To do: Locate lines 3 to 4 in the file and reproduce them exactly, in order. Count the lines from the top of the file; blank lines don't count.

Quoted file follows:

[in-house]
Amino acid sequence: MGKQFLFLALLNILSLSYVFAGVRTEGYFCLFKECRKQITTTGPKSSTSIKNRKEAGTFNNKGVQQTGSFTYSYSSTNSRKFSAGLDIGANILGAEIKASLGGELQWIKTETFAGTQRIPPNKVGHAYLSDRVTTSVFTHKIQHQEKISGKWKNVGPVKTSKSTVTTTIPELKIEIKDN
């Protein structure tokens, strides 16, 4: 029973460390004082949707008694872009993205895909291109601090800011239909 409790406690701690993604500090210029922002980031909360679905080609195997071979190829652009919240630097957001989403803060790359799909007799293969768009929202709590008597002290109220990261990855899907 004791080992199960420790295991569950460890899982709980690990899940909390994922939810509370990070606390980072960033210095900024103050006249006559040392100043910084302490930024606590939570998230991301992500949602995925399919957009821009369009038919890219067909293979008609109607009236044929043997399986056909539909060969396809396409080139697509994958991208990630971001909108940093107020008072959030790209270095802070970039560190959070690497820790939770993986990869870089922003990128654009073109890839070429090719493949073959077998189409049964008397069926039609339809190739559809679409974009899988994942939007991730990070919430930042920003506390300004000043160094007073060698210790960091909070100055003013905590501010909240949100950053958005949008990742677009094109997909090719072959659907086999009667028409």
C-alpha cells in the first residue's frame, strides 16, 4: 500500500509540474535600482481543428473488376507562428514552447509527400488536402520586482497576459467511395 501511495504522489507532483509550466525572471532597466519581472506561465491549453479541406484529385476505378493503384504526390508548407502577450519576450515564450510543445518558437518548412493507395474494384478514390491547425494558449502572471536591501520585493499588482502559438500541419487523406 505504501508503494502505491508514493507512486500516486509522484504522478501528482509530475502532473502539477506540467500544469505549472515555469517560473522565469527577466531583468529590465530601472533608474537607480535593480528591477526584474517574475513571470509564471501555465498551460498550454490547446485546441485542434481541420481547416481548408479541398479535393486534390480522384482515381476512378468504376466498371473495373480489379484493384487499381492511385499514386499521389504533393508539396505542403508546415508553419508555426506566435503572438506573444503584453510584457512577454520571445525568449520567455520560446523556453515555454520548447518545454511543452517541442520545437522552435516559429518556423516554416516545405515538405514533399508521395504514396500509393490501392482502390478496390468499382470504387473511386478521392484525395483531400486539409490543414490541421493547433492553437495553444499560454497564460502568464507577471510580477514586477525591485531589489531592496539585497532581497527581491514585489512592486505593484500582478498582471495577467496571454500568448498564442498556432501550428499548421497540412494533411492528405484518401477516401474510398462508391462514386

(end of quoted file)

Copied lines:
């Protein structure tokens, strides 16, 4: 029973460390004082949707008694872009993205895909291109601090800011239909 409790406690701690993604500090210029922002980031909360679905080609195997071979190829652009919240630097957001989403803060790359799909007799293969768009929202709590008597002290109220990261990855899907 004791080992199960420790295991569950460890899982709980690990899940909390994922939810509370990070606390980072960033210095900024103050006249006559040392100043910084302490930024606590939570998230991301992500949602995925399919957009821009369009038919890219067909293979008609109607009236044929043997399986056909539909060969396809396409080139697509994958991208990630971001909108940093107020008072959030790209270095802070970039560190959070690497820790939770993986990869870089922003990128654009073109890839070429090719493949073959077998189409049964008397069926039609339809190739559809679409974009899988994942939007991730990070919430930042920003506390300004000043160094007073060698210790960091909070100055003013905590501010909240949100950053958005949008990742677009094109997909090719072959659907086999009667028409």
C-alpha cells in the first residue's frame, strides 16, 4: 500500500509540474535600482481543428473488376507562428514552447509527400488536402520586482497576459467511395 501511495504522489507532483509550466525572471532597466519581472506561465491549453479541406484529385476505378493503384504526390508548407502577450519576450515564450510543445518558437518548412493507395474494384478514390491547425494558449502572471536591501520585493499588482502559438500541419487523406 505504501508503494502505491508514493507512486500516486509522484504522478501528482509530475502532473502539477506540467500544469505549472515555469517560473522565469527577466531583468529590465530601472533608474537607480535593480528591477526584474517574475513571470509564471501555465498551460498550454490547446485546441485542434481541420481547416481548408479541398479535393486534390480522384482515381476512378468504376466498371473495373480489379484493384487499381492511385499514386499521389504533393508539396505542403508546415508553419508555426506566435503572438506573444503584453510584457512577454520571445525568449520567455520560446523556453515555454520548447518545454511543452517541442520545437522552435516559429518556423516554416516545405515538405514533399508521395504514396500509393490501392482502390478496390468499382470504387473511386478521392484525395483531400486539409490543414490541421493547433492553437495553444499560454497564460502568464507577471510580477514586477525591485531589489531592496539585497532581497527581491514585489512592486505593484500582478498582471495577467496571454500568448498564442498556432501550428499548421497540412494533411492528405484518401477516401474510398462508391462514386